Coming Together to Focus on Prevention
Cities across the United States are reporting record numbers of those experiencing homelessness in their community. Women and children, as well as youth ages 18-24, are among the growing population of those who are experiencing homelessness. There are many factors contributing to homelessness. Financial, lack of employment, illness, mental health issues and substance abuse are just some of the factors that can lead people to find themselves homeless: Generally there are two responses to those experiencing homelessness; contempt or compassion. Many communities have adapted a NIMBY (Not In My Back Yard) attitude towards those who are experiencing homelessness. Others have established proactive strategies to effectively engage those found on the streets and provide a plan to help those experiencing homelessness receive the services they need. I encourage you to attend trainings that are offered by the County Focus on Prevention.
Recently HUD released the Stanislaus County 2016 Point in Time survey for the homeless count. According to the results, Stanislaus County had 1,661 experiencing homelessness and 1,221 of those were in Modesto. This was an increase of 238. Whether this increase is due to a more effective count or homelessness is on the increase, we still have work as a community to help address these issues. Focus on Prevention was launched 2 years ago, bringing an alignment of services and collaboration to our community. Focus on Prevention has brought together multiple sectors including government, nonprofit, media, arts and entertainment, faith-based, businesses, and several others for the purposes of reducing and preventing homelessness. Three other initiatives are also planned. Focus on Prevention has been educating the general public and the multiple sectors about those experiencing homelessness.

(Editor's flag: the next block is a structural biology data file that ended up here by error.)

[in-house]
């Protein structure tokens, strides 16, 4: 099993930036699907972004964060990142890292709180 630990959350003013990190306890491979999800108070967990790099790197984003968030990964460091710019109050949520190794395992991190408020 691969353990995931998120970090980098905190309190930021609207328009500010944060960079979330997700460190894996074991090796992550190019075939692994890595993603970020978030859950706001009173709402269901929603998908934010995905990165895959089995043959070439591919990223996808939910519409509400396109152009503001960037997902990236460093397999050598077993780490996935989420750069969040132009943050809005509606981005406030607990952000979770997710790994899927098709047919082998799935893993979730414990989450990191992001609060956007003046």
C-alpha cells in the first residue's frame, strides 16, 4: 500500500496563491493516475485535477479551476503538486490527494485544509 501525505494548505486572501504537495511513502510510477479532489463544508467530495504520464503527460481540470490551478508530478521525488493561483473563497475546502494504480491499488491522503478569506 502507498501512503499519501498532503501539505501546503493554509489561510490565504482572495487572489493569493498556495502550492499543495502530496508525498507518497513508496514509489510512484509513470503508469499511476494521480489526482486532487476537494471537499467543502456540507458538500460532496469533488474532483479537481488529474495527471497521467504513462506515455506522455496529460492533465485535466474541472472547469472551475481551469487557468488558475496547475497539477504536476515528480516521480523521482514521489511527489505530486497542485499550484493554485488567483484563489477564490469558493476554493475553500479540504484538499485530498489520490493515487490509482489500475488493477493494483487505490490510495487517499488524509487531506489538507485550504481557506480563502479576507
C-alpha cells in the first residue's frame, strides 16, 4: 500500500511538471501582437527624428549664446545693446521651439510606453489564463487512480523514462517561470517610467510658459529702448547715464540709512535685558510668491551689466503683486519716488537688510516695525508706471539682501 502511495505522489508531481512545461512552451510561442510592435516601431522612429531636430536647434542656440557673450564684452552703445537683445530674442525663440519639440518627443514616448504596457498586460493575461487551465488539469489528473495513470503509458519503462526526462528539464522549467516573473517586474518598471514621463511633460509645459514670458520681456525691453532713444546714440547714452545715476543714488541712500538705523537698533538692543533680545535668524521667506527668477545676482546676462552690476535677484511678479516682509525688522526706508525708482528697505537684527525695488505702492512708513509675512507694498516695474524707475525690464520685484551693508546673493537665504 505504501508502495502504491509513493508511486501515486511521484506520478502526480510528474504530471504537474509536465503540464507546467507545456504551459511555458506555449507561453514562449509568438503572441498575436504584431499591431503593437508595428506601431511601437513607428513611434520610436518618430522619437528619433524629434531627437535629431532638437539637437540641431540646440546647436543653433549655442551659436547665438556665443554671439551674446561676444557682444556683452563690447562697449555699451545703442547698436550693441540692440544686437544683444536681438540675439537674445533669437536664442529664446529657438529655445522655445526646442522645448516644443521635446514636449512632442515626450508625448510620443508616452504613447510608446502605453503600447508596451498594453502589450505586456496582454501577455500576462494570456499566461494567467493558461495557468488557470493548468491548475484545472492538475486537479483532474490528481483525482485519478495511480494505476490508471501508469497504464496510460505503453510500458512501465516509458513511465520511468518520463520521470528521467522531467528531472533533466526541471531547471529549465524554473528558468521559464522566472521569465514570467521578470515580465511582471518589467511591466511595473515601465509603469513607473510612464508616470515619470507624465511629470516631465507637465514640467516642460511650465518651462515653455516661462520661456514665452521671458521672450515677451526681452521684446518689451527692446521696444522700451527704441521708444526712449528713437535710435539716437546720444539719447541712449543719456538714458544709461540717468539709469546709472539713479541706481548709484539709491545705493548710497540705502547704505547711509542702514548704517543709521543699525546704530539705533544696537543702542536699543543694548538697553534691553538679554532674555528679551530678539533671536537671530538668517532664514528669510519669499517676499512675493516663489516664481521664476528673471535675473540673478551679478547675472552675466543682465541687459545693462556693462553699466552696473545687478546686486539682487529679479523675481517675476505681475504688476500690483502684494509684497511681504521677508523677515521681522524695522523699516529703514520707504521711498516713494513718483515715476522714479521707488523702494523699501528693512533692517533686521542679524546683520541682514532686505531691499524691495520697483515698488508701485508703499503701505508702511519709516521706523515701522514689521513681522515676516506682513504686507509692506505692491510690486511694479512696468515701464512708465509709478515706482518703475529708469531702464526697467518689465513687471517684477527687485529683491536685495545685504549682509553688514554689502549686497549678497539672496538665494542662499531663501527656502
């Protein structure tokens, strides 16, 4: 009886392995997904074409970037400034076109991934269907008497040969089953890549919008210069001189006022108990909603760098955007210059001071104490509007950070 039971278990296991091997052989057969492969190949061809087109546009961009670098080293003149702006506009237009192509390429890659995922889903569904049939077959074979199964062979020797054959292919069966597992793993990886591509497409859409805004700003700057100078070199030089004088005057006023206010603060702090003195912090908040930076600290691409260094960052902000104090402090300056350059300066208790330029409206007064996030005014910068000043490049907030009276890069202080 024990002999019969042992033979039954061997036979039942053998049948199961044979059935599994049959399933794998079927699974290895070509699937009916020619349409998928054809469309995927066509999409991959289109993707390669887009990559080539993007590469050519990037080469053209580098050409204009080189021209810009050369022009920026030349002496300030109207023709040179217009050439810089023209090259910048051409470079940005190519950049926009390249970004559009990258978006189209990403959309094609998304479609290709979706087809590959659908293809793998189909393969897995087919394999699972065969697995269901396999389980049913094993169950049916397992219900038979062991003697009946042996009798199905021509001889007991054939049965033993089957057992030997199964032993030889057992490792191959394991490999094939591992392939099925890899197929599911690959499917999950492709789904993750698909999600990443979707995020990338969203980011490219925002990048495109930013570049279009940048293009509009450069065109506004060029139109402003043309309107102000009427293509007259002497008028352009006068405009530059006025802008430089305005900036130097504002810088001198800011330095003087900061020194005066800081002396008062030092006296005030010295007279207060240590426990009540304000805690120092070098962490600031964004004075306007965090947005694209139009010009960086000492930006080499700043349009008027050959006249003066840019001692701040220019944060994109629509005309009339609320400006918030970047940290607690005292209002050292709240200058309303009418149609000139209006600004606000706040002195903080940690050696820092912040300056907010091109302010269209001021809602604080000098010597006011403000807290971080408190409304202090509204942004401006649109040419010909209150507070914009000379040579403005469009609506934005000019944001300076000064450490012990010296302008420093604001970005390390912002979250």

In my experience, there are different categories of those experiencing homelessness; those who are seeking services and are actively engaged in their success, those who may not be able to seek the services they need due to behavioral health issues and other personal reasons, and those who refuse services. As our community works to address all of these groups, many issues are occurring that affects our businesses and the people who work and play in downtown.
The following are some general guidelines in making a difference whether you are a business or individual person. Remember these folks have a name and a backstory. We may not agree with their behavior, but they still deserve dignity and respect. Some may not be able to control their behavior due to serious mental health issues.
When engaging those you encounter, your safety is primary. Please do not give anyone money and don’t provide food. Although there may be an apparent need, refer them to services such as the Salvation Army or the Modesto Gospel Mission. Partner with other businesses to work alongside the Downtown Improvement District and DOMO. There is a concerted effort to bring change to the downtown. If you encounter someone who is aggressive and they won’t leave, you can always contact law enforcement. There is a great resource within the county called the Homelessness Engagement Team. You can contact them at 209.543.5140 for help. It is important to identify the people you may be experiencing issues with at your business so it can be communicated to the authorities and those who engage those experiencing homelessness on a regular basis. Many reasons why we don’t know how to respond is a lack of knowledge and recognizing the differences between vagrants and those experiencing homelessness. I encourage you to attend trainings that are offered by the County Focus on Prevention.
The issues we all face in our community regarding vagrancy and homelessness don’t have a single solution, but through collaboration and communication we can do much more together than we can do apart.
by Kevin Carroll
Executive Director, Modesto Gospel Mission